Police work done well: preventing a suicide

Posted Jan. 14, 2010, at 6:54 p.m.

BANGOR, Maine — It was just another night, another shift.

Bangor police Officer Rob Angelo was in his cruiser, parked in a downtown parking lot, debriefing the evening’s events with another officer as one day rolled over into the next.

A passer-by approached them.

“There is a woman on the bridge,” the man told Angelo. “I think she’s going to jump.”

Angelo raced his police cruiser to the Penobscot Bridge. Sure enough, a young woman was there, standing on the outside of the bridge railing. Her feet were perched on a four-inch slab of concrete high above the water. Her hands clung to the cold steel railing.

Two other officers arrived at the scene around the same time. They closed the bridge to traffic.

Angelo was the first to speak. The officers hadn’t talked about who would address the woman ahead of time; it just sort of happened.

“I would characterize it as organized begging,” Angelo, an 18-year police veteran, recalled recently of the Dec. 13 incident. “But I thought for sure that she was going to end up in the river.”

The woman said that the night was the anniversary of the death of her children, who perished in a car accident a couple of years ago. She planned to take her own life, the officer said.

“She wasn’t intoxicated. She was very level-headed,” Angelo said. “It was clear she thought about this.”

Bangor police officers respond almost daily to threats of suicide or self-harm, Angelo said. He has seen plenty over nearly two decades. Most times, he said, people are looking for attention. This woman was not. She would have jumped.

Angelo’s job was to make sure that didn’t happen.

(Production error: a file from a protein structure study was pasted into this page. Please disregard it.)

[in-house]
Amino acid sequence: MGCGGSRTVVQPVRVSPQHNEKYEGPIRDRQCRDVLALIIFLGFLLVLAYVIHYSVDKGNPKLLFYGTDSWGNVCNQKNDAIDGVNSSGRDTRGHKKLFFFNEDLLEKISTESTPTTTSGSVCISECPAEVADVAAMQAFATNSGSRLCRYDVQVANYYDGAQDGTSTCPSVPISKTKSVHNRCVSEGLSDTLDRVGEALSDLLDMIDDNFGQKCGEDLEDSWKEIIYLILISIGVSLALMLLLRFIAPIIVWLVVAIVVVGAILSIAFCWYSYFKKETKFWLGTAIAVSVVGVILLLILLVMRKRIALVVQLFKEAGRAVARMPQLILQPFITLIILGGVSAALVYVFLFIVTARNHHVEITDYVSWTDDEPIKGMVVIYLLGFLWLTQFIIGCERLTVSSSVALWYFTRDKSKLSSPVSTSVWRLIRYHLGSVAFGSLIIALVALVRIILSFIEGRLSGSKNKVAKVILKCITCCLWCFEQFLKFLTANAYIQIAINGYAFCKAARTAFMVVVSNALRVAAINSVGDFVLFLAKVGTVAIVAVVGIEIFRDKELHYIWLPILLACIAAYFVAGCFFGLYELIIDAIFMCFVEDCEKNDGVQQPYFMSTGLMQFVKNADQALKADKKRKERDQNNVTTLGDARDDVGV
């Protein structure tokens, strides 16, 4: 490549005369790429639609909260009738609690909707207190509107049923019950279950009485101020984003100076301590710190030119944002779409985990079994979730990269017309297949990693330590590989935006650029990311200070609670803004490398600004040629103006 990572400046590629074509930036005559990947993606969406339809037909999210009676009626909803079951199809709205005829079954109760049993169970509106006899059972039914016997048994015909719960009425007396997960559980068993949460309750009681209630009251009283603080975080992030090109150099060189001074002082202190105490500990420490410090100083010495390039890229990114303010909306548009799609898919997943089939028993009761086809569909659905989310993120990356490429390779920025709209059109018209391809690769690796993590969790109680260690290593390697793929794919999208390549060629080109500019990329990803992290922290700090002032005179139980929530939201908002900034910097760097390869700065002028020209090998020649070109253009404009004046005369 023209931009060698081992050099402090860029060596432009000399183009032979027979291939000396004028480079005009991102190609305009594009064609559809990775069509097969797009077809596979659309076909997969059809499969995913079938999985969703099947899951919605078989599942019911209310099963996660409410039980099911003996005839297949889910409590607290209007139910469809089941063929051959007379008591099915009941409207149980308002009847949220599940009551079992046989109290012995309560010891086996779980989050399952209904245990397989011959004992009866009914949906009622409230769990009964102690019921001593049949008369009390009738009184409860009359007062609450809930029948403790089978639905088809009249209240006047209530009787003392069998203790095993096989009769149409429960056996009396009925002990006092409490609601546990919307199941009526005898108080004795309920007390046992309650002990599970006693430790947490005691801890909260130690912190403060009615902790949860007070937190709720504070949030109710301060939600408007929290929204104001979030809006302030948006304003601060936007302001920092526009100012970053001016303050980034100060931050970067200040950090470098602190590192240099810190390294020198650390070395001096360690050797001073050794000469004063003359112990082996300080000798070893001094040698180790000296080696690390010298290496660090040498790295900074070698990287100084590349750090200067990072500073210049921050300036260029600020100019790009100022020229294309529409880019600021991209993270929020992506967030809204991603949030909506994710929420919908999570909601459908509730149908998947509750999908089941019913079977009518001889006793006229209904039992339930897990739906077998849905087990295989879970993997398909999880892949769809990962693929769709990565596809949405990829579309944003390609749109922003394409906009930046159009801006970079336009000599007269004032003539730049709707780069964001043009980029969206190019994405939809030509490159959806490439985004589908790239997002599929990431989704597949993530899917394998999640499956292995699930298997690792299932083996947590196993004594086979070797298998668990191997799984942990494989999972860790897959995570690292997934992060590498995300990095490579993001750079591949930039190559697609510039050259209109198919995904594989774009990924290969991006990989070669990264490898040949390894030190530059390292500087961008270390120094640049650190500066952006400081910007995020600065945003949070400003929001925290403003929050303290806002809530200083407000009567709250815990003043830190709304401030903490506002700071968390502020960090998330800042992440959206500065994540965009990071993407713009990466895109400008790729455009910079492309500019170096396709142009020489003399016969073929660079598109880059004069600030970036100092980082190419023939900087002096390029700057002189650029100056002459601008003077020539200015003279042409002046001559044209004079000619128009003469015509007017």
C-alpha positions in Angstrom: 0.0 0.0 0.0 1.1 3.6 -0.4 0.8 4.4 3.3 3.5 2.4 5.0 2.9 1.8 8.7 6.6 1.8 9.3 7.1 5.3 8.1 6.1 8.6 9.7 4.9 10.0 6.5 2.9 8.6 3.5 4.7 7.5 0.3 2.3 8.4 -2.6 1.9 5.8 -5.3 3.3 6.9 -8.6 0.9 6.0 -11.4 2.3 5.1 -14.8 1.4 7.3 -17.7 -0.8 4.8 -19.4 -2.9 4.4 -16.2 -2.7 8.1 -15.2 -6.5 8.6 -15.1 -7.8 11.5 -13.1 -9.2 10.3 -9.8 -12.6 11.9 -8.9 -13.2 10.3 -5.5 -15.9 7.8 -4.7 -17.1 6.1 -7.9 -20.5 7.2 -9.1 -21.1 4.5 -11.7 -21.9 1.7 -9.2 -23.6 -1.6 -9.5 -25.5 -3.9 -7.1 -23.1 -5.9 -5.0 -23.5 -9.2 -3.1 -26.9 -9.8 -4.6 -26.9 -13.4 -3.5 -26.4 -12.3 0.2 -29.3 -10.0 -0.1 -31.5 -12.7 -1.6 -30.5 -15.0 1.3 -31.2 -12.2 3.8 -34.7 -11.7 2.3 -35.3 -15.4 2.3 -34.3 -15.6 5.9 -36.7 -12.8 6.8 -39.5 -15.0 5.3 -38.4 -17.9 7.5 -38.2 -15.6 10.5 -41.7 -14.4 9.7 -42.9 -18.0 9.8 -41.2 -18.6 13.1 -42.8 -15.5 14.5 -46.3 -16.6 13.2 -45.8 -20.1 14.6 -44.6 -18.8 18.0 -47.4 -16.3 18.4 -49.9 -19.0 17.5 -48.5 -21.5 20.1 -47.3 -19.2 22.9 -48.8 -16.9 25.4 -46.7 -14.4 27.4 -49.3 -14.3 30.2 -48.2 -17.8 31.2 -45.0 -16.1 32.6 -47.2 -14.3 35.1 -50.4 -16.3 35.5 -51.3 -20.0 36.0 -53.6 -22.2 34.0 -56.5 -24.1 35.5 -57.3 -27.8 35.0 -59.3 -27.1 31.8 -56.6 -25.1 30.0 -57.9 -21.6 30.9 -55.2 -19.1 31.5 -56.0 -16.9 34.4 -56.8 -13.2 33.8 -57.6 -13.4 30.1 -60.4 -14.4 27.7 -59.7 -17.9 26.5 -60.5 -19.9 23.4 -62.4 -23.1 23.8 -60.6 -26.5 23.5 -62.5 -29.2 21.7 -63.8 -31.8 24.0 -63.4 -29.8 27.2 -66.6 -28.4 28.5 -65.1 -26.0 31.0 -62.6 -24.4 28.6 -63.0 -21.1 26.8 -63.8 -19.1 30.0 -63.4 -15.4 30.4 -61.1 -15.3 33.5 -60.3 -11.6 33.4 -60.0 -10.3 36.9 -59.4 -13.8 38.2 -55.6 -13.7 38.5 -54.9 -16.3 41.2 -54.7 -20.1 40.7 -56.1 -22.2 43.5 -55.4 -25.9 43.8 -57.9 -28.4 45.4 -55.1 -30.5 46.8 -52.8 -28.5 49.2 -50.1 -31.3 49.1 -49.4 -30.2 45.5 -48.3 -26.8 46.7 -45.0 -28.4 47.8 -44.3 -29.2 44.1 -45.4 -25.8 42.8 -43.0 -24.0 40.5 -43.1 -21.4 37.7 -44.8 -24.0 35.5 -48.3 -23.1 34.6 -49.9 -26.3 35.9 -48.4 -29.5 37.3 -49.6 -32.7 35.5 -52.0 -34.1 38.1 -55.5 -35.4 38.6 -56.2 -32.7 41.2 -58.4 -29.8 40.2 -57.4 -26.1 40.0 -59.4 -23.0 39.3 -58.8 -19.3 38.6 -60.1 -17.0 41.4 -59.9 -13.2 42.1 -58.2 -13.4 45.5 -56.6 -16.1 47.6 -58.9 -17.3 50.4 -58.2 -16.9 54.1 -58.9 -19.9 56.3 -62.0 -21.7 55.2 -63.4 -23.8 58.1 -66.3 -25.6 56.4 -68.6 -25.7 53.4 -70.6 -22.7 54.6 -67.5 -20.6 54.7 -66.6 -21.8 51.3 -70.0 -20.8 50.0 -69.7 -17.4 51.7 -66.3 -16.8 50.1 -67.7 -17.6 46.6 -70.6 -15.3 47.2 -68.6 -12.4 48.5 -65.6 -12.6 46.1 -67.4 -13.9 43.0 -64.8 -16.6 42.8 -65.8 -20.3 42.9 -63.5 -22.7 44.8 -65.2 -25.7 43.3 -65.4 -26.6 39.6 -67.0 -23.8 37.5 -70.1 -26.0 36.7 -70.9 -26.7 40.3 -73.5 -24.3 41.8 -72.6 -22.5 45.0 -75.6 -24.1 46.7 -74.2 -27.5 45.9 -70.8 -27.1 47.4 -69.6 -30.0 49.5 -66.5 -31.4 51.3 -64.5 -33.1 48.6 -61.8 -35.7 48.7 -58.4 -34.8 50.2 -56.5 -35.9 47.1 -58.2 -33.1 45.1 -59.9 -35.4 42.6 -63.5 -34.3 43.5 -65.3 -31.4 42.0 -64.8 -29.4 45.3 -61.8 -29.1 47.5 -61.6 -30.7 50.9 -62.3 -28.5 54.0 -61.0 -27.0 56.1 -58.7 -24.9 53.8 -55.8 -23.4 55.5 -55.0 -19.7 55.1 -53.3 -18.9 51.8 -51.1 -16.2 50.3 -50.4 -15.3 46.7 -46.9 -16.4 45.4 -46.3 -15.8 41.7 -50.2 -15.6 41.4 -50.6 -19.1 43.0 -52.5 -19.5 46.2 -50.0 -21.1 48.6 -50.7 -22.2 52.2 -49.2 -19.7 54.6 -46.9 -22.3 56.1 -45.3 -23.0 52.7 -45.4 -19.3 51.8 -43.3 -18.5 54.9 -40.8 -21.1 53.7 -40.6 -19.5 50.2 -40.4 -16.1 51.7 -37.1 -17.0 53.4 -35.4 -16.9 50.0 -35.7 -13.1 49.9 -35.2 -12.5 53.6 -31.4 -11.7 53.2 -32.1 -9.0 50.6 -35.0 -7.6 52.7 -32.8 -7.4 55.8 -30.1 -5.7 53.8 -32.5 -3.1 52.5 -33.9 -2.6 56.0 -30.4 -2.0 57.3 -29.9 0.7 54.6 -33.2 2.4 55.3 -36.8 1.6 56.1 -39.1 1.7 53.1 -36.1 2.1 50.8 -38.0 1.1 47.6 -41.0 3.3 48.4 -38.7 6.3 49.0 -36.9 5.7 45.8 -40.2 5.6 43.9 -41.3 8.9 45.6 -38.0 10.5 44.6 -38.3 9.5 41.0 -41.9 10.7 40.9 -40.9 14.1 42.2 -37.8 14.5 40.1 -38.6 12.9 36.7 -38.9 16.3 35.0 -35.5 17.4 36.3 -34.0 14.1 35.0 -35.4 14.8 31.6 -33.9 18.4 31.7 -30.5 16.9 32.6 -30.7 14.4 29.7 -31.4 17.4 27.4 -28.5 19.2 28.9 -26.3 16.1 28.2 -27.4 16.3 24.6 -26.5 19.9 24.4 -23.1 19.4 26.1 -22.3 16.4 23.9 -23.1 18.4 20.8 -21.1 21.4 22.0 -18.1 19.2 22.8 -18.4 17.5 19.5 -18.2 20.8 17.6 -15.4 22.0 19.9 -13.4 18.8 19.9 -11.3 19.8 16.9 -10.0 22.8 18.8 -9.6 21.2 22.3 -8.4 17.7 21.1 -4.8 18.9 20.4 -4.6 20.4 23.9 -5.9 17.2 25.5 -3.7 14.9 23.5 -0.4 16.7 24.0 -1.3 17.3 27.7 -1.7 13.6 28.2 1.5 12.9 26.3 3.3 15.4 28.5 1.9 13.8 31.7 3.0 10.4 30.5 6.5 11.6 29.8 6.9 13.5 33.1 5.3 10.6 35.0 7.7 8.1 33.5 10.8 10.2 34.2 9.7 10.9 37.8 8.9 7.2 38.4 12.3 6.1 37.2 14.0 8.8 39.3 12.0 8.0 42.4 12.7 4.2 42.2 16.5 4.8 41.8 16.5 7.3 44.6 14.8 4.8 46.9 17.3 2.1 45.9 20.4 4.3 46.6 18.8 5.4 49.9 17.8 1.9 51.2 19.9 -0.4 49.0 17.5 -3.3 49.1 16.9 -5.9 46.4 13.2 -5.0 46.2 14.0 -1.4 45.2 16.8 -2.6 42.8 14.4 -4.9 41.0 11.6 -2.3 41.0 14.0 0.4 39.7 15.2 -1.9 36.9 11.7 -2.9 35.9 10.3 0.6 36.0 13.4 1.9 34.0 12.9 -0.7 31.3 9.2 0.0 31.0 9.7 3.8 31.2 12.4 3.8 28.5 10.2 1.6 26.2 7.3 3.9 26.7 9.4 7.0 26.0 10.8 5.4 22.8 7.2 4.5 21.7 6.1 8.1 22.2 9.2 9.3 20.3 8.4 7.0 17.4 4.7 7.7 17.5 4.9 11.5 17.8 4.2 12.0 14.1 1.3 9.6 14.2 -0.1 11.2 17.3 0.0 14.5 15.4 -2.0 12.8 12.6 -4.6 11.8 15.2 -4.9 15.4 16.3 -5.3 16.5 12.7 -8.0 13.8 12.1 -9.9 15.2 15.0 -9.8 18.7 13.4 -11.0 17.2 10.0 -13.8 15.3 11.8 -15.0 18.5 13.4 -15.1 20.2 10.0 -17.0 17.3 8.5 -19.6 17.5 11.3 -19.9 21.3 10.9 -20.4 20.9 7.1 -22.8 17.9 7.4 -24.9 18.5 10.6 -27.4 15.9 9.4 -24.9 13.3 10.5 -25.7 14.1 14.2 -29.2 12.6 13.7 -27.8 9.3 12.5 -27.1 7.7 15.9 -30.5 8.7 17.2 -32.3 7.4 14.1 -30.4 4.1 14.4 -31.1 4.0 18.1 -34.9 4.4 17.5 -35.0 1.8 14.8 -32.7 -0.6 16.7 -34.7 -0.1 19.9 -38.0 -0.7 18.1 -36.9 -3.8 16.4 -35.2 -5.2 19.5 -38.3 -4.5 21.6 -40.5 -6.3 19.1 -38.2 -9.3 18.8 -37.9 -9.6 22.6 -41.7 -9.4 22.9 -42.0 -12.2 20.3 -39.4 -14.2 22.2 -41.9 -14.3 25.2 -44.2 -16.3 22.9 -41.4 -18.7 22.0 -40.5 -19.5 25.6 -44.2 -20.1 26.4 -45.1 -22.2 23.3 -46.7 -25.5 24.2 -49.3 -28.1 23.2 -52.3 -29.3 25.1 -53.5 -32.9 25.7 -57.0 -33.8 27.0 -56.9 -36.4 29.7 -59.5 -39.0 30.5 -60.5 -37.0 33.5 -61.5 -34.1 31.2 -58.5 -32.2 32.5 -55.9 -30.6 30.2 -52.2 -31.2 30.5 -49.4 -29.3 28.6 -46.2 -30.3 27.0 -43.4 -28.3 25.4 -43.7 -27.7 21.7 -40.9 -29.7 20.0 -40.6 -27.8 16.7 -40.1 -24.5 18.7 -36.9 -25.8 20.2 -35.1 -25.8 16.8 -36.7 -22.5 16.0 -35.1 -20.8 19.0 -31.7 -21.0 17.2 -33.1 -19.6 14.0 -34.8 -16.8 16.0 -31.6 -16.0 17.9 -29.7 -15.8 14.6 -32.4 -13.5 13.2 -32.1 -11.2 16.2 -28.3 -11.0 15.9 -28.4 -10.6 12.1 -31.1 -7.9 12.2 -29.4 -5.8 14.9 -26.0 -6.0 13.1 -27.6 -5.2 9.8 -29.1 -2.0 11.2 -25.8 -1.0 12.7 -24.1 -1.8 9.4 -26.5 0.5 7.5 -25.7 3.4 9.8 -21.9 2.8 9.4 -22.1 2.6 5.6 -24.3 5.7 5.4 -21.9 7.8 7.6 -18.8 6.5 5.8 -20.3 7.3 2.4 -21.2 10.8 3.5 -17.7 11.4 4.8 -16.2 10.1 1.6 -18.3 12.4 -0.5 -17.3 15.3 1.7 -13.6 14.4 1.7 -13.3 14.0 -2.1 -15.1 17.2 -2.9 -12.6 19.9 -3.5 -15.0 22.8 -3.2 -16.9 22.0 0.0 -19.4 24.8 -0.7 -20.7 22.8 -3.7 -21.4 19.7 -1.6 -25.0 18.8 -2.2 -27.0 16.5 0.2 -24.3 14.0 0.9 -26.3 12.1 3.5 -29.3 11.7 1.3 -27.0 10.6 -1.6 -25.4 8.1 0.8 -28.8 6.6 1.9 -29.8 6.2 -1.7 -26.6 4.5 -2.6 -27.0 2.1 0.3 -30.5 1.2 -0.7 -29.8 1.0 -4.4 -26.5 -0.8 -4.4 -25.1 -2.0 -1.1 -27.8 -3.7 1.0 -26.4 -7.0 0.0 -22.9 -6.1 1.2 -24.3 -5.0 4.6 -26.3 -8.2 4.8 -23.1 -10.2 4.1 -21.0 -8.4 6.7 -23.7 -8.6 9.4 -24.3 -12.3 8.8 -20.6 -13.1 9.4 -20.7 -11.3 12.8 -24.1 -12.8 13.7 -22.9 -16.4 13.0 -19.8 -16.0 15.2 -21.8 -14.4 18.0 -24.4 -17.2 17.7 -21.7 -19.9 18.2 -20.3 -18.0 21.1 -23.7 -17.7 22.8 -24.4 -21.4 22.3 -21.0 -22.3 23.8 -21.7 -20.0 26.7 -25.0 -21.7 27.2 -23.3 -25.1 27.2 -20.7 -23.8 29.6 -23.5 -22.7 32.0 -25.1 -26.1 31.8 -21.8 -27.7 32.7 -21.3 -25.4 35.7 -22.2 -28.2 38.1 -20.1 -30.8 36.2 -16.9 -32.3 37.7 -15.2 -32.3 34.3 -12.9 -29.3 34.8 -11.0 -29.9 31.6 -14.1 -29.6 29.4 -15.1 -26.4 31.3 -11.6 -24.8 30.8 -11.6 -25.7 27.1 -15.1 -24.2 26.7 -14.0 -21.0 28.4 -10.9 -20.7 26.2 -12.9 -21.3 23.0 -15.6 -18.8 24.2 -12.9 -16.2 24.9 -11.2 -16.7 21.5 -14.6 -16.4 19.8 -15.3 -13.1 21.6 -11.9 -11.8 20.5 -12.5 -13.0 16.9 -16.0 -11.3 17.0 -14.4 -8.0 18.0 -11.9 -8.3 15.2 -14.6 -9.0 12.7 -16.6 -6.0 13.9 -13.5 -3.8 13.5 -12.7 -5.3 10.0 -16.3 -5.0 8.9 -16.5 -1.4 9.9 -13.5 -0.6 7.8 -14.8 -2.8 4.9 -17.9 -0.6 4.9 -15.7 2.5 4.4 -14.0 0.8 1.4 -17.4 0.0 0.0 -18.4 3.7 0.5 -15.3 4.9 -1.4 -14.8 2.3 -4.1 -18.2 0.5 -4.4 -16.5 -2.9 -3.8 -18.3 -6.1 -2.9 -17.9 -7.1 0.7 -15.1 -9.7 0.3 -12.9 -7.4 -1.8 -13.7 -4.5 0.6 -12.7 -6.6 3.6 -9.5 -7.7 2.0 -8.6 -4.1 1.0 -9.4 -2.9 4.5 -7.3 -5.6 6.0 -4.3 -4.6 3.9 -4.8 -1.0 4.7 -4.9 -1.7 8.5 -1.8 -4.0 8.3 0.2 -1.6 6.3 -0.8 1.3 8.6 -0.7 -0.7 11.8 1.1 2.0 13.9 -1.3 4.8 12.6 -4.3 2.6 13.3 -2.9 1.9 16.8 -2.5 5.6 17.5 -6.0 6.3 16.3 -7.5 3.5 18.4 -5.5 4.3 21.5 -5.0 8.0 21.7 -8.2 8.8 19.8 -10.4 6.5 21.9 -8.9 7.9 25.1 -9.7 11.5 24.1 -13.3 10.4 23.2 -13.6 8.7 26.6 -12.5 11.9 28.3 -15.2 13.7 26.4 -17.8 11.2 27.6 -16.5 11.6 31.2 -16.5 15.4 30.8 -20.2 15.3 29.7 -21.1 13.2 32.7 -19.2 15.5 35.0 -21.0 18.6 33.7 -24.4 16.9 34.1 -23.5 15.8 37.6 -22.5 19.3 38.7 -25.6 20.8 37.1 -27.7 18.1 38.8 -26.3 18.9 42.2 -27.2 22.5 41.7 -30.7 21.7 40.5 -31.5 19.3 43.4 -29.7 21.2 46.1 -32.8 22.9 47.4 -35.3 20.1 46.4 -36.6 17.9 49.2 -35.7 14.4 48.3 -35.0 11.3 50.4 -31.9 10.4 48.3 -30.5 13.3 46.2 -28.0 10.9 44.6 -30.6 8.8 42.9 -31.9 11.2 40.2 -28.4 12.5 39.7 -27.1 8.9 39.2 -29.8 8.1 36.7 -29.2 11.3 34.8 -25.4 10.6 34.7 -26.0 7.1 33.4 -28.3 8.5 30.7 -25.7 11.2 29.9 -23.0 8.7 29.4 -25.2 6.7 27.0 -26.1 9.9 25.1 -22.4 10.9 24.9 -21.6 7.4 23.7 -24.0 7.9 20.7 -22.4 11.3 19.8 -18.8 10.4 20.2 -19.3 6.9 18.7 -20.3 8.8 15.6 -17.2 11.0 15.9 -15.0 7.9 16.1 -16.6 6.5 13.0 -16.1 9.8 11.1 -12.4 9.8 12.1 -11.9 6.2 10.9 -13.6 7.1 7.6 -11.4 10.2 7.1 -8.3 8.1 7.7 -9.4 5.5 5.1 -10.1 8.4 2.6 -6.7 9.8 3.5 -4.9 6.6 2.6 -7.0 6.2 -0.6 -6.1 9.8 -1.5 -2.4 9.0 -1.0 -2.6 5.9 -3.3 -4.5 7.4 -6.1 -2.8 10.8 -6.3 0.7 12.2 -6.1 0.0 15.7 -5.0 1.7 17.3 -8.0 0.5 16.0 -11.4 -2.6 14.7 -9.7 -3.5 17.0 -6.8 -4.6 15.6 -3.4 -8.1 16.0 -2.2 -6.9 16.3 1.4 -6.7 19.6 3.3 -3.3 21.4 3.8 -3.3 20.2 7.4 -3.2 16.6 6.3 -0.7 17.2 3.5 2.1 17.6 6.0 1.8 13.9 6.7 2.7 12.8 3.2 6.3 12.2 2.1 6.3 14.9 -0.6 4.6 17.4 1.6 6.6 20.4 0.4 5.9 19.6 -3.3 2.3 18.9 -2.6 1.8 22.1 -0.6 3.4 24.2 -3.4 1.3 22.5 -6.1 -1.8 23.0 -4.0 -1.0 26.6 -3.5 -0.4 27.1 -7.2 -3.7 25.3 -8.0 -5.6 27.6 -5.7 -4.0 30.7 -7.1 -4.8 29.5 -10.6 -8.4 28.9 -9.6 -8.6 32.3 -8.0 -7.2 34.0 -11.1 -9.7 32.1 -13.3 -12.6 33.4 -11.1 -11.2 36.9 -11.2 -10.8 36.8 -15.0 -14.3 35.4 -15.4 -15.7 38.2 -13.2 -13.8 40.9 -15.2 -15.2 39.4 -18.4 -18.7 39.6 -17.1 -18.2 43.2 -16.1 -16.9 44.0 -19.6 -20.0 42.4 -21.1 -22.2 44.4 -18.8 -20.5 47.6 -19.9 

“My thought was to keep her talking long enough until the Fire Department’s boat was in the river,” the officer said. “That way, if she did jump, they could pull her from the water.”

The woman made it clear she didn’t want anyone there. She told the officers to leave her alone. That wasn’t going to happen. Angelo searched his brain for any way to develop rapport — and found one.

“It’s my daughter’s birthday,” he pleaded. “You can’t do this on my daughter’s birthday.”

For nearly 30 minutes, Angelo and the woman talked and negotiated. Finally, she relented. She agreed to climb over the railing.

But when she tried to turn around, her feet slipped from the narrow concrete beam. She dangled by her hands 20 feet above the icy Penobscot River. The only thing keeping her from falling were her hands grasping the cold metal railing.

And Angelo.

The officer, who was several feet away, saw her slip and lunged toward her. He grabbed her hands, but she was heavy.

“There was no way I was pulling her over,” he said.

Angelo held her just long enough for two other officers, James Hassard and Joe Baillargeon, to help pull the shivering woman over the railing to safety.

Officers took her to Eastern Maine Medical Center shortly after midnight. That’s where Angelo left her. He later heard that she was transferred to Acadia Hospital for a psychiatric evaluation.

He doesn’t know what happened to her after that. He doesn’t remember her name. He knows she was 32 years old and originally from North Carolina. Maybe she returned there. Maybe not.

“I have no way of knowing if she tried to take her life again,” the officer said solemnly.

Angelo finished his shift and went home. It was his daughter’s birthday. The next patrol shift was just around the corner.

The officer told the story almost reluctantly last week. Every shift has its own unique calls and challenges, he said. This was one for that shift.

In fact, the only reason Angelo shared the story is because Police Chief Ron Gastia saw a police cruiser video surveillance tape of the incident and thought it deserved recognition before the City Council.

Amid the day-to-day work of Bangor police officers, in between writing parking tickets and running speed traps, there are opportunities to do good, the chief told councilors at a recent meeting. This was one of those times.

Asked whether this event would stick with him, Angelo hesitated before answering.

“You never know if what you do matters,” he said. “I guess you just keep doing what you do and hope for good outcomes.”

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